Ms Manley says: ‘We widened it because we realised from looking at the evidence and NICE guidelines that if you’re living with back pain, it’s a persistent symptom – as is fibromyalgia, chronic regional pain syndrome, abdominal pain. You’re still living with pain, fatigue and the secondary suffering around anxiety and depression, and all the other things that spiral out of control. It’s the same for back pain and these other conditions as well.’
 
So the remit of the new service was broadened to include those whose primary diagnosis is persistent physical symptoms. Ms Manley describes the complexity of those symptoms as a ‘big ball of spaghetti – all tangled up and needs unpicking’. Hence the biopsychosocial model. ‘We know that people’s lives can deteriorate very, very quickly. There’s social isolation, for example, which causes anxiety and increases the physical symptoms as well. We’re looking at the whole person rather than just their pain.’ 

A psychological approach

The NHS RightCare evaluation of the new service, published a year after its inception, says this ‘direction of travel’ was consistent with NICE guidance and its emphasis on a combined physical and psychological programme of care ‘in preference to acute intervention and acute treatment’.
 
Cognitive behaviour therapy, acceptance and commitment therapy, as well as appropriate physiotherapy, are among the intervention options offered by the PPSS. 
 
Ms Ottewell highlights the role of physios in developing and sustaining the new service. 
 
‘I’m not at all surprised by the innovation, resourcefulness and negotiating and influencing skills that the physiotherapy workforce in Cumbria has shown. That’s what physios are.’
 
She urges others to make use of NHS RightCare to similar effect. ‘Be aware of what the data is saying about your local health economy and take any opportunities to engage in debate around unwarranted variation. Look over the horizon, see who’s doing good work and then adopt it in your own region – that’s really important.’
 
It seems clear that the PPSS has achieved significant change. But has it definitely brought improvement? The NHS RightCare evaluation report says patient care has improved, in terms of core outcome measures and patient satisfaction.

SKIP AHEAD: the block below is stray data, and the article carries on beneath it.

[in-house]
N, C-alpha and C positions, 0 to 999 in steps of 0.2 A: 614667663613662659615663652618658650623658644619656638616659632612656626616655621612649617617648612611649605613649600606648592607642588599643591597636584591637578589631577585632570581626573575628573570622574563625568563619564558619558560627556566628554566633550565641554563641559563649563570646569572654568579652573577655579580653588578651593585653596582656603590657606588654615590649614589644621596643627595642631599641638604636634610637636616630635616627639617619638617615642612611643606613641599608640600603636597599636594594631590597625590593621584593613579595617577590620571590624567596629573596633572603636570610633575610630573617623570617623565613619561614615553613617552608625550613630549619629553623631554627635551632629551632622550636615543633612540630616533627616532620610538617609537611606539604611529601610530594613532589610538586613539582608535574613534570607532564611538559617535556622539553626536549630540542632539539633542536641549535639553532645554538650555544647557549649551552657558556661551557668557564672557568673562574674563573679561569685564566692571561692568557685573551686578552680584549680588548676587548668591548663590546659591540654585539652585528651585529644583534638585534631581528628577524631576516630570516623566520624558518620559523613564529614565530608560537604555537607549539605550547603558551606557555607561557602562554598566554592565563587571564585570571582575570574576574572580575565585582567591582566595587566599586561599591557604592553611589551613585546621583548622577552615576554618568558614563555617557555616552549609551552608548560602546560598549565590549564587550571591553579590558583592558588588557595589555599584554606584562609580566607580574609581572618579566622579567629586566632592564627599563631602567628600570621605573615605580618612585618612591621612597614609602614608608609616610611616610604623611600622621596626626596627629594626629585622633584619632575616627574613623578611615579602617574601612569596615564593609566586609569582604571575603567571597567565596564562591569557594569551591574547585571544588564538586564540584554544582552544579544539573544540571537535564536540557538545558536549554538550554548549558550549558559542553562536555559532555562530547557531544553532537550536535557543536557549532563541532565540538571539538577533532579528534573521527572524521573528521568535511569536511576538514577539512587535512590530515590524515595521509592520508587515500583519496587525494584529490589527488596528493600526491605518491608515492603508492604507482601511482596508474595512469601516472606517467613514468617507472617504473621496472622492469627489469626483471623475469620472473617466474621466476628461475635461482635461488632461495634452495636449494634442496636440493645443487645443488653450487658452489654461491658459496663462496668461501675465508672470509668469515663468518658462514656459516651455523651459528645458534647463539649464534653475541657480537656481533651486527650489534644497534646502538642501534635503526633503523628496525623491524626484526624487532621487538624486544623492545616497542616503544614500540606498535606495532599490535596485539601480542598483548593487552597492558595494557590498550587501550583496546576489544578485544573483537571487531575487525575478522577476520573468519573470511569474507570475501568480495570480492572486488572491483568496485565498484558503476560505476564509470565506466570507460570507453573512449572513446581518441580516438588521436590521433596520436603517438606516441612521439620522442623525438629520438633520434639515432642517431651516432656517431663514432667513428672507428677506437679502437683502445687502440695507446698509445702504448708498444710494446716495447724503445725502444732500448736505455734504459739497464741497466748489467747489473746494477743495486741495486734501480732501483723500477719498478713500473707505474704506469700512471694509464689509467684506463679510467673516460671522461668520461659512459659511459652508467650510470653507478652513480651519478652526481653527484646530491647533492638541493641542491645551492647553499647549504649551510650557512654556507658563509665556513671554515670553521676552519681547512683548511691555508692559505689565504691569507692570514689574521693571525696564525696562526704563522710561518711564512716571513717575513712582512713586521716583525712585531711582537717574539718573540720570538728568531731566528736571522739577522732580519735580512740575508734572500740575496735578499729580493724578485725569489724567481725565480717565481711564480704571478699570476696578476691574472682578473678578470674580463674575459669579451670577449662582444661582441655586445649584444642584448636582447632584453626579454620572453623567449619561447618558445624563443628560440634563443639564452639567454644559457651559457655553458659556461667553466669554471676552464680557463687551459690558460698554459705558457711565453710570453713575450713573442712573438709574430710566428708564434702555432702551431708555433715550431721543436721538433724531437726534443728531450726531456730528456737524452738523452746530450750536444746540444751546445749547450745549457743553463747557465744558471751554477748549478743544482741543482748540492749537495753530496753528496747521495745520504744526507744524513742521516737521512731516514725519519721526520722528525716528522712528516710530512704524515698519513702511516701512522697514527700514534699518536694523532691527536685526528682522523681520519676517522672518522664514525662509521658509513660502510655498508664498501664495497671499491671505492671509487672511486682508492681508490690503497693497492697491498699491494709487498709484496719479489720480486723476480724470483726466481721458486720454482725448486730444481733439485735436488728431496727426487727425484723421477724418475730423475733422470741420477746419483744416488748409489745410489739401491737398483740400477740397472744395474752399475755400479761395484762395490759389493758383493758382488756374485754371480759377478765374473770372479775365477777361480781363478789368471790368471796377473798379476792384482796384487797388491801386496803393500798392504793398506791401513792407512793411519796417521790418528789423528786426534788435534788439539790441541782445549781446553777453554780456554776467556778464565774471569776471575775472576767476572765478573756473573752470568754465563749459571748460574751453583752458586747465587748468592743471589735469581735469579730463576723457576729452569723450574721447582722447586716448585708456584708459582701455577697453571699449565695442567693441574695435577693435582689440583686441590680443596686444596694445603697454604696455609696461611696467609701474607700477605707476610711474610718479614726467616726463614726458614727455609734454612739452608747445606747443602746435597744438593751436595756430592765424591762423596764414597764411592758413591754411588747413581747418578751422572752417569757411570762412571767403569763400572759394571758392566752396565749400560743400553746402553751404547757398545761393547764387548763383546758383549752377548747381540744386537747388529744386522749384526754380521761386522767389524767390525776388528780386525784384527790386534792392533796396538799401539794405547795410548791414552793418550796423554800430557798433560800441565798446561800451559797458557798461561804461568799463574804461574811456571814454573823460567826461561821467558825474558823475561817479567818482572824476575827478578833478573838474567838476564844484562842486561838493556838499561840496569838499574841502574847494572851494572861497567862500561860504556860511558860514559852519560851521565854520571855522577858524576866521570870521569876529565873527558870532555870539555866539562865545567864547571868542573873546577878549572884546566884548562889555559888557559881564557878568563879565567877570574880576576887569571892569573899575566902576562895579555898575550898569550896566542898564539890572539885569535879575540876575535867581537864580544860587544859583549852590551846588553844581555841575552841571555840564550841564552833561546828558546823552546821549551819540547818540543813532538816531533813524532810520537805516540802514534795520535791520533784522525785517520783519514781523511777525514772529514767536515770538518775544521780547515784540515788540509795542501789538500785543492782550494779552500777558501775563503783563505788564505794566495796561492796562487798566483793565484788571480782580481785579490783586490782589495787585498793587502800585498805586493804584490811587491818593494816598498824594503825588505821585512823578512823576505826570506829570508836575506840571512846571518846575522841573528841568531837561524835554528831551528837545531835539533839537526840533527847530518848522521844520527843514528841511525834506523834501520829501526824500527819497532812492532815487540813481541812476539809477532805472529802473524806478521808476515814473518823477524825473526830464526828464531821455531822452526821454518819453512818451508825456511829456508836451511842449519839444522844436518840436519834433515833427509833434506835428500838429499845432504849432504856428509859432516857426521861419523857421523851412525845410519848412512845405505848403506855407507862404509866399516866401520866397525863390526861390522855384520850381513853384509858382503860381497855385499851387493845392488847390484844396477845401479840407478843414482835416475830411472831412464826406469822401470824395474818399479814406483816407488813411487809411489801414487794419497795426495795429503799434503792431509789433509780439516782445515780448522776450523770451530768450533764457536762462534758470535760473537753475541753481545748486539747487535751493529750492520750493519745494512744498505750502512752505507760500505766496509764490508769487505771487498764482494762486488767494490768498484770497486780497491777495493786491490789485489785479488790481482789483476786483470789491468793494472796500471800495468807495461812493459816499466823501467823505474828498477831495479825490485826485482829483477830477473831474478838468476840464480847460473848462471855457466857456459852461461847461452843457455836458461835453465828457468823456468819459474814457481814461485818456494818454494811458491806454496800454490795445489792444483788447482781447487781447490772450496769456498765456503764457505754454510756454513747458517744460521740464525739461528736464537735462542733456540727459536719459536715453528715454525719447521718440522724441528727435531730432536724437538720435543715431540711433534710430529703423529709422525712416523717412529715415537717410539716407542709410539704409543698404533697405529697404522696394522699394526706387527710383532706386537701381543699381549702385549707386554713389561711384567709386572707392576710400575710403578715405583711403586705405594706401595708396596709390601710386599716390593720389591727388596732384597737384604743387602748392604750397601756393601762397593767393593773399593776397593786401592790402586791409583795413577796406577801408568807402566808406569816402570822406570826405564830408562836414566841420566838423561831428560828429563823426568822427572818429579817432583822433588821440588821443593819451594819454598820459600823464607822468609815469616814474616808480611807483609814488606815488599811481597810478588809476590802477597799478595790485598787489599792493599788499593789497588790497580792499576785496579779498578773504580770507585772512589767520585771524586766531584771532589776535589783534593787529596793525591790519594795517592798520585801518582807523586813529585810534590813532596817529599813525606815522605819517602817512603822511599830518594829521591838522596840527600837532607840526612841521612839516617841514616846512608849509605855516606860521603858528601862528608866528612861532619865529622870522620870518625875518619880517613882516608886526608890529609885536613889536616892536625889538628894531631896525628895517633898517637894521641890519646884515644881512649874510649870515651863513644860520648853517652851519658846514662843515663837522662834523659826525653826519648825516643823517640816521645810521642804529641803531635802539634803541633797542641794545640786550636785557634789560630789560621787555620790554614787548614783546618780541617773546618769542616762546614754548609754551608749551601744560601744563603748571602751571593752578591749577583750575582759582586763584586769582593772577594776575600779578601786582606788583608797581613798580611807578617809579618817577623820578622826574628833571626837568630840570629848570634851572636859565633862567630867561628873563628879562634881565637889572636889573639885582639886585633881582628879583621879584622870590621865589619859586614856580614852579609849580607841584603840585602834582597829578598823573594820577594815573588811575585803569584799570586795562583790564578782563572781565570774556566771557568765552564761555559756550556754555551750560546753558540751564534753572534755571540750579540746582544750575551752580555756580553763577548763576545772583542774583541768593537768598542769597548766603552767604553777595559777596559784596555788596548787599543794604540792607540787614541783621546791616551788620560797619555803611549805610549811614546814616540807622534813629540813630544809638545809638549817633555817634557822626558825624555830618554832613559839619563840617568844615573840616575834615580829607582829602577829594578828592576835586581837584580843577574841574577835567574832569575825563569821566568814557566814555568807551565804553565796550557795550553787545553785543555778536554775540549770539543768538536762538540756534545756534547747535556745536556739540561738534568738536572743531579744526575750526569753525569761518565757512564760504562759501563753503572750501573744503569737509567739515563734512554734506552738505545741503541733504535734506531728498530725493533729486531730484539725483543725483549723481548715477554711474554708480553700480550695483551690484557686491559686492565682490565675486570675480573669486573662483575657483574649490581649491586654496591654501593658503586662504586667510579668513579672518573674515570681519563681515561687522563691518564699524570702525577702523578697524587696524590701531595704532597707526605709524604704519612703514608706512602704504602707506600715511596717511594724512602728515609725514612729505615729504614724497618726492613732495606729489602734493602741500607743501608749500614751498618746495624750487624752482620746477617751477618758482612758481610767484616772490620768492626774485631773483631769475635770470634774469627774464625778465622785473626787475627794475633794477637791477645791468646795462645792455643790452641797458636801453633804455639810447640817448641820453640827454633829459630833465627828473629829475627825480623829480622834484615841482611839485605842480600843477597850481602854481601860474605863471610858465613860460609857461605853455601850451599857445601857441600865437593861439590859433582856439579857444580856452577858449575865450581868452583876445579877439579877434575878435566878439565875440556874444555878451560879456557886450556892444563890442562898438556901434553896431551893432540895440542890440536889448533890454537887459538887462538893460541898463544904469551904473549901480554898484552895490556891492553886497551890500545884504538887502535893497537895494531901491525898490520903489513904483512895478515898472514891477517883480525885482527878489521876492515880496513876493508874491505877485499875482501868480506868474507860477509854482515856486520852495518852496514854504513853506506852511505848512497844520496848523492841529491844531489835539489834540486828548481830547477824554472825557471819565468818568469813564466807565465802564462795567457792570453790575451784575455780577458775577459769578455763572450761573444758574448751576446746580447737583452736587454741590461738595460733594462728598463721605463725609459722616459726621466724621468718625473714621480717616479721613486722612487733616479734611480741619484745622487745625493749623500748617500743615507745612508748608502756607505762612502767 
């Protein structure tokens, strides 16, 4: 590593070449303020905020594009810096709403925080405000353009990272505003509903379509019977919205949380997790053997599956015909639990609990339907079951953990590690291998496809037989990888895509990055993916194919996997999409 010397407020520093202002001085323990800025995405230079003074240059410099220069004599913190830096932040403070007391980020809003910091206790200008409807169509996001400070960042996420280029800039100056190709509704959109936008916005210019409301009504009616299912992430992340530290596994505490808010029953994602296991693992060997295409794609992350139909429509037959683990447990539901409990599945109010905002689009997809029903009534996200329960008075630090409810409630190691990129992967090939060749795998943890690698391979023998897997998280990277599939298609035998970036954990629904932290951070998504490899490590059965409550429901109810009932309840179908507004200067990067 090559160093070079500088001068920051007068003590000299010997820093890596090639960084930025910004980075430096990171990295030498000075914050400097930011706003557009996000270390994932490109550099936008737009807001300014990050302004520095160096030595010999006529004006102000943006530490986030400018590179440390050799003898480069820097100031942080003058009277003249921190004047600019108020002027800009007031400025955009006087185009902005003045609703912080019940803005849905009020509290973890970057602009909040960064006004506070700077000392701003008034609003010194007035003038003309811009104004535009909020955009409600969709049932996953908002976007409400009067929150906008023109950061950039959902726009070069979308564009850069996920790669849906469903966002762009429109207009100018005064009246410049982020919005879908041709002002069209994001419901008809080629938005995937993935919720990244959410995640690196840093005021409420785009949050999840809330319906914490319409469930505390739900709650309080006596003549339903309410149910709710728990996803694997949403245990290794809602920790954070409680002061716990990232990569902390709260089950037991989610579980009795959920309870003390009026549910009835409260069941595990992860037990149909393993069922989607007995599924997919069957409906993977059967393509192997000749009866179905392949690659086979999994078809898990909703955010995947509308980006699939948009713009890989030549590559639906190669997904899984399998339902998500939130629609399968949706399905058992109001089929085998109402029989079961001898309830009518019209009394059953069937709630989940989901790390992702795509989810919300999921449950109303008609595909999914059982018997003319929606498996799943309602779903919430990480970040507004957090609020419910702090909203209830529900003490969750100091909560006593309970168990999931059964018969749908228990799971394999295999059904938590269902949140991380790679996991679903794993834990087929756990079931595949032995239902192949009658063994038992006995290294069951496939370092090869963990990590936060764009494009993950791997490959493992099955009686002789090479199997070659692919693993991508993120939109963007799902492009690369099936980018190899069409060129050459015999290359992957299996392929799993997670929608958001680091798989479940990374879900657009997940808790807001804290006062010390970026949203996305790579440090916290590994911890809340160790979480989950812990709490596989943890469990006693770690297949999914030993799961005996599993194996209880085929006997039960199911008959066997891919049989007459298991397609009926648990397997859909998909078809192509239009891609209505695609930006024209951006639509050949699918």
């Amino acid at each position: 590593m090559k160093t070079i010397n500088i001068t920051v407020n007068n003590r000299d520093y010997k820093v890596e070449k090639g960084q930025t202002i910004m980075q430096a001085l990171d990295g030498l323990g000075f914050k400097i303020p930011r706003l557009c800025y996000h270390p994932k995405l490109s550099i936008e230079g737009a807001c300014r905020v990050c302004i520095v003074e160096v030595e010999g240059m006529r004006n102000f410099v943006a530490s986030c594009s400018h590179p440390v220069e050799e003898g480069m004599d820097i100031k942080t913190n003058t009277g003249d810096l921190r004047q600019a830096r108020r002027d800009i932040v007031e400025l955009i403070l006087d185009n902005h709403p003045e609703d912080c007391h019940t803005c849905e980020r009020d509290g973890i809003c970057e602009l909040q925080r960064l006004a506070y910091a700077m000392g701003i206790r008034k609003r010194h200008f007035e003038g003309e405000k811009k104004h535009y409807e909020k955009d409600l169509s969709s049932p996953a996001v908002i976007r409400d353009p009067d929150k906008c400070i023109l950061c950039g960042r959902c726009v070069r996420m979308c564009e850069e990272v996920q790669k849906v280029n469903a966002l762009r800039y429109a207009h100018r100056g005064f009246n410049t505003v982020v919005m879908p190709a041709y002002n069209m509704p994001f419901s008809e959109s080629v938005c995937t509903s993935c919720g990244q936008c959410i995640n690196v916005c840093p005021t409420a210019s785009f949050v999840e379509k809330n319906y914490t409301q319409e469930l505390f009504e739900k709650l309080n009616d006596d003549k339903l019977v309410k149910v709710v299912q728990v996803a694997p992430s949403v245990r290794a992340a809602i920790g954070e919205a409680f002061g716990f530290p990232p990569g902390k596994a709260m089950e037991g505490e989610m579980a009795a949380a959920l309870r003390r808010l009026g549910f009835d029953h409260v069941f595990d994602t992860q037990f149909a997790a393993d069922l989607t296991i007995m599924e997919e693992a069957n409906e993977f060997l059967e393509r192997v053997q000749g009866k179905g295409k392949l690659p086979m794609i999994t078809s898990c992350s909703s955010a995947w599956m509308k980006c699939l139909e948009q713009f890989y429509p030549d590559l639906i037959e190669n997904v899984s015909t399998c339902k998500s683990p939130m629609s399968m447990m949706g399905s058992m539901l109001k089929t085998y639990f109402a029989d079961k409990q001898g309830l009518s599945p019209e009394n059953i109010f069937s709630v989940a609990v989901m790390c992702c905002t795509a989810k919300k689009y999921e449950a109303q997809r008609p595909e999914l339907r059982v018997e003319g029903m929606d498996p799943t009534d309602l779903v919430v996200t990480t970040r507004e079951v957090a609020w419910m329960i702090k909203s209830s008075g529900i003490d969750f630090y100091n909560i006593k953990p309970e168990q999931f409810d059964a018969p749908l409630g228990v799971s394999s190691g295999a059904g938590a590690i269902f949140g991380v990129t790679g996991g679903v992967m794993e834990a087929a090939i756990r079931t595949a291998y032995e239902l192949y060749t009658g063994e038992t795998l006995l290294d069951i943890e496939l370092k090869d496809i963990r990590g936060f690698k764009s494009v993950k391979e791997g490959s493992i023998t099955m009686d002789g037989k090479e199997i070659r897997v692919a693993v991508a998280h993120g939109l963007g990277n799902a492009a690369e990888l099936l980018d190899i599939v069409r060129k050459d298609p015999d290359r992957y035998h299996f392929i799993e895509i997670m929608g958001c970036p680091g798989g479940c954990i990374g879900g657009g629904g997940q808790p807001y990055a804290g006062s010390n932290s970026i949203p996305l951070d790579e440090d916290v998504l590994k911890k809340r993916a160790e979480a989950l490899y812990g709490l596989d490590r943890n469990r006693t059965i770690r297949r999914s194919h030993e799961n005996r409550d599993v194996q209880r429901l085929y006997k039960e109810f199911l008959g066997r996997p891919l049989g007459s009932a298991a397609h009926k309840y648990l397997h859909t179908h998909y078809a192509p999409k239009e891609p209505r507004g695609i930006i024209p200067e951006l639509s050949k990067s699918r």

Access to care is also better, although the service has become a victim of its own success in that demand, plus a number of very complex cases, has meant extended waiting times. One physio told Frontline that while the theory behind the PPSS is good, patients risk becoming chronic or developing other problems before being seen. Overall, however, NHS RightCare concludes that early results indicate the Cumbria PPSS has been a success, financially and clinically. 
 
So what advice would Ms Manley offer to other senior physios interested in developing a similar service?
 
‘You have to be very resilient and not give up. Be very tenacious. Stick to the evidence base and the NICE guidelines. And make sure you influence and speak to the right people.’   

What is NHS RightCare?

NHS RightCare, a programme supported by NHS England, aims to help health economies deliver the best care while making NHS money go as far as possible and improving patient outcomes. It seeks to reduce variations in care across the country and drive up quality in areas where outcomes are poorer. How?
 
NHS RightCare delivery partner Fiona Ottewell says data is critical. Services are provided with a wealth of metrics and other information that help them make comparisons with services with a similar demographic profile.
 
A number of NHS RightCare pathways – for example, in falls and fractures, stroke and cardiovascular disease prevention – include resources that enable local health economies to concentrate their improvement efforts on areas where there is the greatest opportunity to address variation and improve health.
 
NHS RightCare also encourages innovation by working with other organisations and patient groups to test new concepts and encourage innovation.